You know what they always say; daughters and their fathers have a special bond. Your dad is the first man you love, he’s your hero and will forever be the standard against which all future men must measure up against.
My boyfriends always had a tough act to follow. Unlike most traditional Chinese fathers, my dad could clean a house from top to bottom, sew hems, buttons, iron (beautifully!), build furniture, repair seemingly anything and cook. Damn, can that man cook! Naturally, when I was a little girl, to me, he was the best chef in the world. It was only as I grew older and travelled the world, eating in all sorts of places, from hole-in-the-wall joints to Michelin-starred establishments, did I realise that his palate was possibly a bit limited. He really preferred Asian cuisines, by which I mean Chinese, Korean and Japanese. He didn’t care much for Thai or Indian cuisines, citing their use of spices as being too much for him. He came to like French and Italian, but North Asian food is where his heart is.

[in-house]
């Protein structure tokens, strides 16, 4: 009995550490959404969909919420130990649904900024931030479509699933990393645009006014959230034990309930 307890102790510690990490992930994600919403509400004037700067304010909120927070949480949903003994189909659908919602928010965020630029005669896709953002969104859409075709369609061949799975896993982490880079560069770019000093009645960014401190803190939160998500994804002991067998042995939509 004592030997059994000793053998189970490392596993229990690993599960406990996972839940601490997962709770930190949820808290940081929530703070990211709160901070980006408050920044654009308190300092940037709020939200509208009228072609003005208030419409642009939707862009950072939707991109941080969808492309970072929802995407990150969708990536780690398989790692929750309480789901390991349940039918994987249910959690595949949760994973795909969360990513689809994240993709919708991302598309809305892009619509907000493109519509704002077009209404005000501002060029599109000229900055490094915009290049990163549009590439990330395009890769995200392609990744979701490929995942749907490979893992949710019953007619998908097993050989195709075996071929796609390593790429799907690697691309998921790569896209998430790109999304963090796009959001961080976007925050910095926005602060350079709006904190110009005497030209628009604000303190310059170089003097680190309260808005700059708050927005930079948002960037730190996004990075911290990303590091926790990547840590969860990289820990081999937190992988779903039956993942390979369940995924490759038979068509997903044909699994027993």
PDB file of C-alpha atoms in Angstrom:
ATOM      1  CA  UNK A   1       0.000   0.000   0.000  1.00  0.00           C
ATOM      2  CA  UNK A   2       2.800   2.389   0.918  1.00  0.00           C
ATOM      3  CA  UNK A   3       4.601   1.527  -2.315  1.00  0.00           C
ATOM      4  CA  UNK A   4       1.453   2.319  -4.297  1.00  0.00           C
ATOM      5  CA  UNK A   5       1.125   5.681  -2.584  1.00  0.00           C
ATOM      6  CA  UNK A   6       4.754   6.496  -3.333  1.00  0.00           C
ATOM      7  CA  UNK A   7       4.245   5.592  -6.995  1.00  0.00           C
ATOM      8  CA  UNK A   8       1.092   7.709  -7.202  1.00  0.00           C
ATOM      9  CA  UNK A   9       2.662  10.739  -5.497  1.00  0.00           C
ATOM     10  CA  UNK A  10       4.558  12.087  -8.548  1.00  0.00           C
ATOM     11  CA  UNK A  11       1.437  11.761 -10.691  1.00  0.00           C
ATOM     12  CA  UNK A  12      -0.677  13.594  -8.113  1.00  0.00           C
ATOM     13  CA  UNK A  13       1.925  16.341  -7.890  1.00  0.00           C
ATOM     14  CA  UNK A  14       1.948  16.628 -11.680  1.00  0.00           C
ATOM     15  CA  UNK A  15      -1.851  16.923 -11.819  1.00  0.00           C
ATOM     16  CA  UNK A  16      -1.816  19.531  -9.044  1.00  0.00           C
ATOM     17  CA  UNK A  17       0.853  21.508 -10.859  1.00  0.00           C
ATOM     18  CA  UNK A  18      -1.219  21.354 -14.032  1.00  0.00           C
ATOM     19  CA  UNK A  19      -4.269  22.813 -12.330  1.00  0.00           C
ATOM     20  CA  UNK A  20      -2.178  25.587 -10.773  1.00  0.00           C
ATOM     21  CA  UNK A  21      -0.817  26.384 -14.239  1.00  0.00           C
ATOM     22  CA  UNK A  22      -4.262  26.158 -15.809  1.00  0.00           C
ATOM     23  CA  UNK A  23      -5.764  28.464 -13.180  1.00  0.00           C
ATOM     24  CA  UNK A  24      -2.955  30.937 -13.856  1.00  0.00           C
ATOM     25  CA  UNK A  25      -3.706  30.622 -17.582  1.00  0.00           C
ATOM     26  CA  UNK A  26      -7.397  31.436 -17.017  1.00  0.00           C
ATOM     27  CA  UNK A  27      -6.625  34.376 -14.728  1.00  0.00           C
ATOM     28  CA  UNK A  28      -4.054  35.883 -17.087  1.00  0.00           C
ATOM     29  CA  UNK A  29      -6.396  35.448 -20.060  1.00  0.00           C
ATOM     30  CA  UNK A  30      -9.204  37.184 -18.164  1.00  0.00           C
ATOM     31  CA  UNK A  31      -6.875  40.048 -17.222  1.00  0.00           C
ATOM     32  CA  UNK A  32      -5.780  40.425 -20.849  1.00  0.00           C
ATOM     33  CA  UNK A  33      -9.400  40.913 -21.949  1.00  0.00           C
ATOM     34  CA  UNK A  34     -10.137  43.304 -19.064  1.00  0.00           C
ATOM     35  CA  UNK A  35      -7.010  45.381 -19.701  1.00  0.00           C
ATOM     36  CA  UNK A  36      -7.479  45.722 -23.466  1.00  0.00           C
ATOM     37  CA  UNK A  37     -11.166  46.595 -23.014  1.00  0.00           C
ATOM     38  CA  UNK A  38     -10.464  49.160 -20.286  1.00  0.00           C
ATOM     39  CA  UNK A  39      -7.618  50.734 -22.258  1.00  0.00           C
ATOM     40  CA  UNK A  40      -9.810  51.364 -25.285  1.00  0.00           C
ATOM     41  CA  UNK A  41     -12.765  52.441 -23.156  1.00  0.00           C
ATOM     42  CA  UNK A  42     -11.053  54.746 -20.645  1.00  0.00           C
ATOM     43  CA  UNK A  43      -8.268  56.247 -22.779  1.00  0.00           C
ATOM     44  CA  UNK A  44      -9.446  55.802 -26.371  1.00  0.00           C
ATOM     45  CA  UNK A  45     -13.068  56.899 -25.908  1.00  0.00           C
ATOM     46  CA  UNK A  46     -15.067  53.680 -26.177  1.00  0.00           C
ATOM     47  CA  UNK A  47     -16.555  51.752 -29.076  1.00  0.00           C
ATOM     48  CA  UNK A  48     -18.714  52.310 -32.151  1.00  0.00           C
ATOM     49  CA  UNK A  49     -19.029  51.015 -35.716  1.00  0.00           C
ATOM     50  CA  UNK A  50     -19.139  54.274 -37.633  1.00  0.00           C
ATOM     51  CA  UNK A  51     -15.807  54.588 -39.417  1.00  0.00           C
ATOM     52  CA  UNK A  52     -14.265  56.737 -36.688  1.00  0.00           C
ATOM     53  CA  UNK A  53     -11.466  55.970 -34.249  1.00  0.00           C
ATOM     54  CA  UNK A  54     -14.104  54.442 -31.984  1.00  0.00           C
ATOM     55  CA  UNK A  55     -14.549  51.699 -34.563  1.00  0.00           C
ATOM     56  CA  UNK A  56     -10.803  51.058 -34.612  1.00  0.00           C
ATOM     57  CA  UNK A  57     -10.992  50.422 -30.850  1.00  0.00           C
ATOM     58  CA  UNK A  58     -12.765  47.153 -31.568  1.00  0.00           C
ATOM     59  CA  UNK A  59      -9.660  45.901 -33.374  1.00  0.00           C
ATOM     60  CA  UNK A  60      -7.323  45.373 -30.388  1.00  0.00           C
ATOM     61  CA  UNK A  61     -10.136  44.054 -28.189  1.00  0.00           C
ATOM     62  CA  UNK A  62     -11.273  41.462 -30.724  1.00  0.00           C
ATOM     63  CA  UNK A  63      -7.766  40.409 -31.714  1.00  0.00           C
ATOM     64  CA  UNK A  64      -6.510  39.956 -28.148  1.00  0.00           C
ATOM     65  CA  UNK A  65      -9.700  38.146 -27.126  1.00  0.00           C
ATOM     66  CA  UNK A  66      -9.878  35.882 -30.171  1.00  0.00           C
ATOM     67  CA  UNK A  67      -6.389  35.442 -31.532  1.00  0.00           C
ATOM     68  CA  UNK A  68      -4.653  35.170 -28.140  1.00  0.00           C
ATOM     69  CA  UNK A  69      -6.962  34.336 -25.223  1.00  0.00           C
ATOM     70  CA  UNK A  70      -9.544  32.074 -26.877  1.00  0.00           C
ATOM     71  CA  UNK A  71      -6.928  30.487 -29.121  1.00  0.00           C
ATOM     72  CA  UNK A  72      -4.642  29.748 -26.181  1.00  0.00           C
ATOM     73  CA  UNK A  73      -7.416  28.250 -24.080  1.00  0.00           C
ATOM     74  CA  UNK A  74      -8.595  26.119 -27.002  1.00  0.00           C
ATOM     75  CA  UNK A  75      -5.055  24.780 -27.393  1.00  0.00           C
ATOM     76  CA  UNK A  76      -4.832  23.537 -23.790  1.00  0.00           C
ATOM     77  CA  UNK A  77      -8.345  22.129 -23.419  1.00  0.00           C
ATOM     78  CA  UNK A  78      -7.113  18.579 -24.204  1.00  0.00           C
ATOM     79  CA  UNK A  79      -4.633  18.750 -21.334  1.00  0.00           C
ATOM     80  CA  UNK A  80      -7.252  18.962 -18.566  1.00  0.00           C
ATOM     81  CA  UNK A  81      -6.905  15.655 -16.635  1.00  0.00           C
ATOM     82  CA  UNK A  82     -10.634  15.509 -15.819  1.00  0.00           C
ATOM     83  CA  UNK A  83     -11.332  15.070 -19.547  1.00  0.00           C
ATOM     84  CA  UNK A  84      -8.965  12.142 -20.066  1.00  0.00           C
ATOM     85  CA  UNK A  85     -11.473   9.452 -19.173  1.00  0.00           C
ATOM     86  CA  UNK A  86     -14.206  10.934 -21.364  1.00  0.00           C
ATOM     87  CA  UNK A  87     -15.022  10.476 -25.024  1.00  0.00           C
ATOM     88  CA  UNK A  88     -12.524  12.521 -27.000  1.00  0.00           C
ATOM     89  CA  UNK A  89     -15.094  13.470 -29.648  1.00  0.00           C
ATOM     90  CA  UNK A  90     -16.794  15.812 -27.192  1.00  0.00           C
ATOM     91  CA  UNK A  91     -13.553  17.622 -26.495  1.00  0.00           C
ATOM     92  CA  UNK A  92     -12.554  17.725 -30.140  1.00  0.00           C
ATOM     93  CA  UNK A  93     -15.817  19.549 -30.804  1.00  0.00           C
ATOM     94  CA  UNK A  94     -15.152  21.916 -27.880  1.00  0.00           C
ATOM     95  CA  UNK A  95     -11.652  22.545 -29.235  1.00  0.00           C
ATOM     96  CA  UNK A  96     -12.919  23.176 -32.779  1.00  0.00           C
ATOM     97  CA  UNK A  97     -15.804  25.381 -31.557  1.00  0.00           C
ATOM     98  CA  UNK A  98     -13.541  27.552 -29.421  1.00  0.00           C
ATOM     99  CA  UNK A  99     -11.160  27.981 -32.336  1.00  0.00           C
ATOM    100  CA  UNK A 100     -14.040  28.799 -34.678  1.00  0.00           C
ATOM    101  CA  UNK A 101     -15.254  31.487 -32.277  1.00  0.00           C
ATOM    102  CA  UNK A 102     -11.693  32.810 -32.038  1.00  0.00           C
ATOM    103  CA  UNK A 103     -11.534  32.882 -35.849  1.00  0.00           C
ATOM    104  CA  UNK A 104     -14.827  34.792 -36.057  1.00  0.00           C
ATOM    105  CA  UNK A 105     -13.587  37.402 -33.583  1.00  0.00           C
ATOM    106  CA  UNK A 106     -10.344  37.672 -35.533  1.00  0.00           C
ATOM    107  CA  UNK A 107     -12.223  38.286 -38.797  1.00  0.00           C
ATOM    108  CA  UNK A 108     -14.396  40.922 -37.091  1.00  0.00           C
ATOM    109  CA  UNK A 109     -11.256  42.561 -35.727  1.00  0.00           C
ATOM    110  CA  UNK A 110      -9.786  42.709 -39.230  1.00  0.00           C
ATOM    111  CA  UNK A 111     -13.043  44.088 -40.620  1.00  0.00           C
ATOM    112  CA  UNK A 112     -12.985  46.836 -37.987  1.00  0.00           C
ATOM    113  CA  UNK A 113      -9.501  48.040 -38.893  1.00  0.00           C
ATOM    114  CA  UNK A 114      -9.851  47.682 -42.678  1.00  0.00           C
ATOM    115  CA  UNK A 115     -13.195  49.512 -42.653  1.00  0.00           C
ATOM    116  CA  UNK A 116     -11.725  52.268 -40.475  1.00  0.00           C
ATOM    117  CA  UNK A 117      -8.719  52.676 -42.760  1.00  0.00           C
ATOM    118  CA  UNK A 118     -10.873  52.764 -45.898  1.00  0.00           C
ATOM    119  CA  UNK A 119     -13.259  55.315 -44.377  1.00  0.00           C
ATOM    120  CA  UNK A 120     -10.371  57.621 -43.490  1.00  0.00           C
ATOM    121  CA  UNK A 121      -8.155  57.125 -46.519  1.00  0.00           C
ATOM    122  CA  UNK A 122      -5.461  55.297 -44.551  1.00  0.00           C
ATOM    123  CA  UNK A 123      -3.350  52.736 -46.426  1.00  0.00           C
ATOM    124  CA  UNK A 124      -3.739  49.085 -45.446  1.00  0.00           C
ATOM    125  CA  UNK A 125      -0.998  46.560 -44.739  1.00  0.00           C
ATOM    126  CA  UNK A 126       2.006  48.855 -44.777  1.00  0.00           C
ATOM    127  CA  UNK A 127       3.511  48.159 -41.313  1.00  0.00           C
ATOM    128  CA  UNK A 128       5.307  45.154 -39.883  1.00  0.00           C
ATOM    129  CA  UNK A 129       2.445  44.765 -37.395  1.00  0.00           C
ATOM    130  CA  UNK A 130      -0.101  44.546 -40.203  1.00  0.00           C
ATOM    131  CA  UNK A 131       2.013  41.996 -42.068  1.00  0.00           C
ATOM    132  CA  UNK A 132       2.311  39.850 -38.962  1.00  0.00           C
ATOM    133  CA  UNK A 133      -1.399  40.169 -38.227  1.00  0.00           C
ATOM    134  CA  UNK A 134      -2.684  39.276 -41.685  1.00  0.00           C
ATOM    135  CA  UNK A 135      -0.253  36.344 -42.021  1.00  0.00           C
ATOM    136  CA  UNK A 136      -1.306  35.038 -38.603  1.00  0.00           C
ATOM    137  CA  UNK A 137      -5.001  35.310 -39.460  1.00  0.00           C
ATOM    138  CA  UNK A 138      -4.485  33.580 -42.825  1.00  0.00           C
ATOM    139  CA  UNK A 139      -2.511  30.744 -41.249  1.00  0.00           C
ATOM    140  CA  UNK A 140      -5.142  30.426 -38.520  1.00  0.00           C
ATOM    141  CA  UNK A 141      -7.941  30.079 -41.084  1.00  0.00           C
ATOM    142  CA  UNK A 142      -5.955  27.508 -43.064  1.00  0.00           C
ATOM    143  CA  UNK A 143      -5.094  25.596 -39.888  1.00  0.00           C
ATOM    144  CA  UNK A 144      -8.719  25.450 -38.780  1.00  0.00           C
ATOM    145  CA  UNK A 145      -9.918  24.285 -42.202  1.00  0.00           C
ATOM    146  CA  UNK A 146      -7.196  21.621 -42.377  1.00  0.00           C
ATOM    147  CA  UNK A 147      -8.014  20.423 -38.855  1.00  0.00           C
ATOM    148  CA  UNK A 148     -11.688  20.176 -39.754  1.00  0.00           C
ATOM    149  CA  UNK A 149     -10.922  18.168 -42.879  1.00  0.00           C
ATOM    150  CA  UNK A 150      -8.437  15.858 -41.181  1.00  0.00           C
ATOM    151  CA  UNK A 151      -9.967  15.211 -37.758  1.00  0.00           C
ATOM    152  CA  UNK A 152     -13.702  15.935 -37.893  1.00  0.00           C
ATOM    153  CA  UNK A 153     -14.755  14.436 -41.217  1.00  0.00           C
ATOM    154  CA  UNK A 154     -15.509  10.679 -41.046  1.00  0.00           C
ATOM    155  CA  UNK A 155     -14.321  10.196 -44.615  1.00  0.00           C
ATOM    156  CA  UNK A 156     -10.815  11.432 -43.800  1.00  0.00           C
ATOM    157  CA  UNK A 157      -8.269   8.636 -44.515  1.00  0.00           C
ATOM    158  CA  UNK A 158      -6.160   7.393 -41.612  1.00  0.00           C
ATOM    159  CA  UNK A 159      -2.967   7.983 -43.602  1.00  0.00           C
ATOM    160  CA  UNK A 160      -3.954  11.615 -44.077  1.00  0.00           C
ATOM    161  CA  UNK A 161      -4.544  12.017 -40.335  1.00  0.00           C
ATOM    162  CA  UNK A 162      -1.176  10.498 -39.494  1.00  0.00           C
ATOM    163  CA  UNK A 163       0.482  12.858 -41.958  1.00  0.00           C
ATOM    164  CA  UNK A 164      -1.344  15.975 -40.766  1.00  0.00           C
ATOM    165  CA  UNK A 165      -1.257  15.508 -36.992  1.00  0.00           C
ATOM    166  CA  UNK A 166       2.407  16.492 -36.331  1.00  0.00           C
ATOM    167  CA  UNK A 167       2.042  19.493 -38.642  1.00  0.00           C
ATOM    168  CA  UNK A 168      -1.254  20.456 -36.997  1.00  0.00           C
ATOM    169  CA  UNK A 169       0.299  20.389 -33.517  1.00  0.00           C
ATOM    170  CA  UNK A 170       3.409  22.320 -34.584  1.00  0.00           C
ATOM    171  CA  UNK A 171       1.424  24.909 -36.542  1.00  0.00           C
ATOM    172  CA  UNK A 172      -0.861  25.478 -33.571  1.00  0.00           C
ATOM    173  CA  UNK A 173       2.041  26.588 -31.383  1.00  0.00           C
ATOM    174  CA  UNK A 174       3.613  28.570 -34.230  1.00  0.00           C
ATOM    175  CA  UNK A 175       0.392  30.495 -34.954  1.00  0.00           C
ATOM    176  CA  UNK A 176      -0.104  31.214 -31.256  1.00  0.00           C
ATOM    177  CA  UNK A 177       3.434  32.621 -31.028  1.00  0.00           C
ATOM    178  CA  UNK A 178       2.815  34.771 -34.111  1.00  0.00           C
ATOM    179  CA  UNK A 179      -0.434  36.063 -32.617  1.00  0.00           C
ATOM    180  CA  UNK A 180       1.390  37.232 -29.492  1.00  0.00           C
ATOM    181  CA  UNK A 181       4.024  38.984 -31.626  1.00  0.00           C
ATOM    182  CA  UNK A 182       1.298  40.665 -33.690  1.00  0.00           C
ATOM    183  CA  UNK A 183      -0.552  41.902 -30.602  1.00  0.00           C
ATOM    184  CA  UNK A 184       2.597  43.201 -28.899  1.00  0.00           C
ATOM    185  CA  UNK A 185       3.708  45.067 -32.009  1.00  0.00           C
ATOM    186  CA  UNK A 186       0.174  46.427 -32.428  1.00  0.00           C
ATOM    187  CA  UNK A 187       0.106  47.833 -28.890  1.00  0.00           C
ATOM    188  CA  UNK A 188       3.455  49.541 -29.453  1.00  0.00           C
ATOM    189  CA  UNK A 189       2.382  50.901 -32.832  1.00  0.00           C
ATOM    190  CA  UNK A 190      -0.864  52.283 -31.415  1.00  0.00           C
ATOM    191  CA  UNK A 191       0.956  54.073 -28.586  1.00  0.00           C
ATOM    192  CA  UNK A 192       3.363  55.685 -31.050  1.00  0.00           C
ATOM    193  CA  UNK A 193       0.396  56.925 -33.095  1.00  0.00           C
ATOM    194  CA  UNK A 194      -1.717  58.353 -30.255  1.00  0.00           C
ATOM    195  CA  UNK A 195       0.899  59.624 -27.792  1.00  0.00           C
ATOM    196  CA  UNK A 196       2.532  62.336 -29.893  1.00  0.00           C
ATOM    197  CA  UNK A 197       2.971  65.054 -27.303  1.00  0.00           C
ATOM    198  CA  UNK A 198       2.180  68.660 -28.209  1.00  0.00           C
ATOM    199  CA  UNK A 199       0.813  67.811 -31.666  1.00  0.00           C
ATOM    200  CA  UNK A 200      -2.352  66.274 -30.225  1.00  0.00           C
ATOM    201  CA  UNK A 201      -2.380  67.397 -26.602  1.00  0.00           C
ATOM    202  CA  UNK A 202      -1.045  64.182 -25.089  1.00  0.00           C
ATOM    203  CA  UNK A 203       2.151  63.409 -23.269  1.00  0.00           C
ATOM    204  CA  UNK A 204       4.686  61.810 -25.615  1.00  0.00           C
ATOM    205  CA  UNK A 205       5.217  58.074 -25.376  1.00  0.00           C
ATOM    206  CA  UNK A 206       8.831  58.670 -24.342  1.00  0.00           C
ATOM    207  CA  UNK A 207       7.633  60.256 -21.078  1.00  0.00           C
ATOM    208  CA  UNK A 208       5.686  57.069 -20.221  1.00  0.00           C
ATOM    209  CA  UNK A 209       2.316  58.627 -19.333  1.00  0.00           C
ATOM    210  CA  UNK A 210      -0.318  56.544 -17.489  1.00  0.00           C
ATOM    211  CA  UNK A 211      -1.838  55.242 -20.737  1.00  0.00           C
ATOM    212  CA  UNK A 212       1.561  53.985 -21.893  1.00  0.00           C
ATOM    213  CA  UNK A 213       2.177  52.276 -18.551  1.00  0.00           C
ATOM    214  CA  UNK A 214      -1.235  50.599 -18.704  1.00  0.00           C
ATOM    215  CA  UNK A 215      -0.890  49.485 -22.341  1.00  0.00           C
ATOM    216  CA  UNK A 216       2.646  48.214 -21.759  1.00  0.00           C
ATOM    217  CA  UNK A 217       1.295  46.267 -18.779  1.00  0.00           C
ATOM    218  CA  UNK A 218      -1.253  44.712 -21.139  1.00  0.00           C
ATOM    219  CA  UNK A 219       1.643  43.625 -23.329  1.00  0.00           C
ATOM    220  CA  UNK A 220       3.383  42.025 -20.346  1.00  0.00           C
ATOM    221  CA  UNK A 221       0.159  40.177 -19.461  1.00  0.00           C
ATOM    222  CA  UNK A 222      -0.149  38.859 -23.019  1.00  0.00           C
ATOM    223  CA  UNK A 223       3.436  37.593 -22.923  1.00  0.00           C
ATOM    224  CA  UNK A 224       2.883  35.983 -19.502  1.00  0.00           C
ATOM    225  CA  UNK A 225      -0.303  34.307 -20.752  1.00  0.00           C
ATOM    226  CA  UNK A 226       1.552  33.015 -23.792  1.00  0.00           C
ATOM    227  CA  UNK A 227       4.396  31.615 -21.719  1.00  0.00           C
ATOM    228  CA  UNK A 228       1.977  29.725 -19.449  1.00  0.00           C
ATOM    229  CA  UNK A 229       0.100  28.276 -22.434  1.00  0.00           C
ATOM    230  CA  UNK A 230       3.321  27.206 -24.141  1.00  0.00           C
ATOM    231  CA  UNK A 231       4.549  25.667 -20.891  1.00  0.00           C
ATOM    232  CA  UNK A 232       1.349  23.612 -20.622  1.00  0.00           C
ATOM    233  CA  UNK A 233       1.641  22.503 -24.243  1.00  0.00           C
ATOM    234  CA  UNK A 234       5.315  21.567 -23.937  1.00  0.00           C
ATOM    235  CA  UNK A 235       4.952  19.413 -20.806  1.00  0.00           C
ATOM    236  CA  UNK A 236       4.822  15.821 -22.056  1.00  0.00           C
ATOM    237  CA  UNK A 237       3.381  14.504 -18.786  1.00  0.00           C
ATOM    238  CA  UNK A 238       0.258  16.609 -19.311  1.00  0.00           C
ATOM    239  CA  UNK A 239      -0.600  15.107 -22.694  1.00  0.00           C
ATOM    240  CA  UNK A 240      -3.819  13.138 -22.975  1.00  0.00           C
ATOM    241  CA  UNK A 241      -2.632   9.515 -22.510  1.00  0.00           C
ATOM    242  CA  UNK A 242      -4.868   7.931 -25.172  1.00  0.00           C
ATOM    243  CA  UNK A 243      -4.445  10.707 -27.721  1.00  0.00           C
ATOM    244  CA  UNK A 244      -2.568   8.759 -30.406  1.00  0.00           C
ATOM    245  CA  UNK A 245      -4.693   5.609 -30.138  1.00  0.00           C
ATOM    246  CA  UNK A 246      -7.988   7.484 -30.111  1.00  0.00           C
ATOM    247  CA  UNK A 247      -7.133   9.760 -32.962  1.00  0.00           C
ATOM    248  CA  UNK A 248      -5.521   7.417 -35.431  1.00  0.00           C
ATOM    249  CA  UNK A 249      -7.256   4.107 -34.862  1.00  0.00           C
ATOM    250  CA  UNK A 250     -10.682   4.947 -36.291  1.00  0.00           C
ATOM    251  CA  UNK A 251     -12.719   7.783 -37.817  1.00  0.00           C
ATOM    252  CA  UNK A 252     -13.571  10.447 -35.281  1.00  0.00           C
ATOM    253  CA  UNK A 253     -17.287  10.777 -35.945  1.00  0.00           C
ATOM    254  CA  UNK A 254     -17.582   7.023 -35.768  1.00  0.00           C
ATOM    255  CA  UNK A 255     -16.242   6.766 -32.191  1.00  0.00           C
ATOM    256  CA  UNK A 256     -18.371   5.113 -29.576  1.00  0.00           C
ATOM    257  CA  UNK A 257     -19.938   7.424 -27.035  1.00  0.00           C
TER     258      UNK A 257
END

But gosh, what he did with that palate! When we were little, he used to take us out to different restaurants on Mondays, the only day our restaurant was closed. We ate in all kinds of places and sometimes we’d get obsessed with one particular dish. Well—danged if he didn’t manage to recreate that at home! More often than not, he did recreate them really well. I remember a lemon chicken in particular that became a regular addition to his repertoire.
He was always trying to teach us more about taste and flavours. After I had a bite of something, he’d ask, “So what do you think is in it?” It was this way that I learned to discern between the subtle flavours of many ingredients. Even now, whenever I eat anything I like or am intrigued by, I am always dissecting flavour profiles in my head.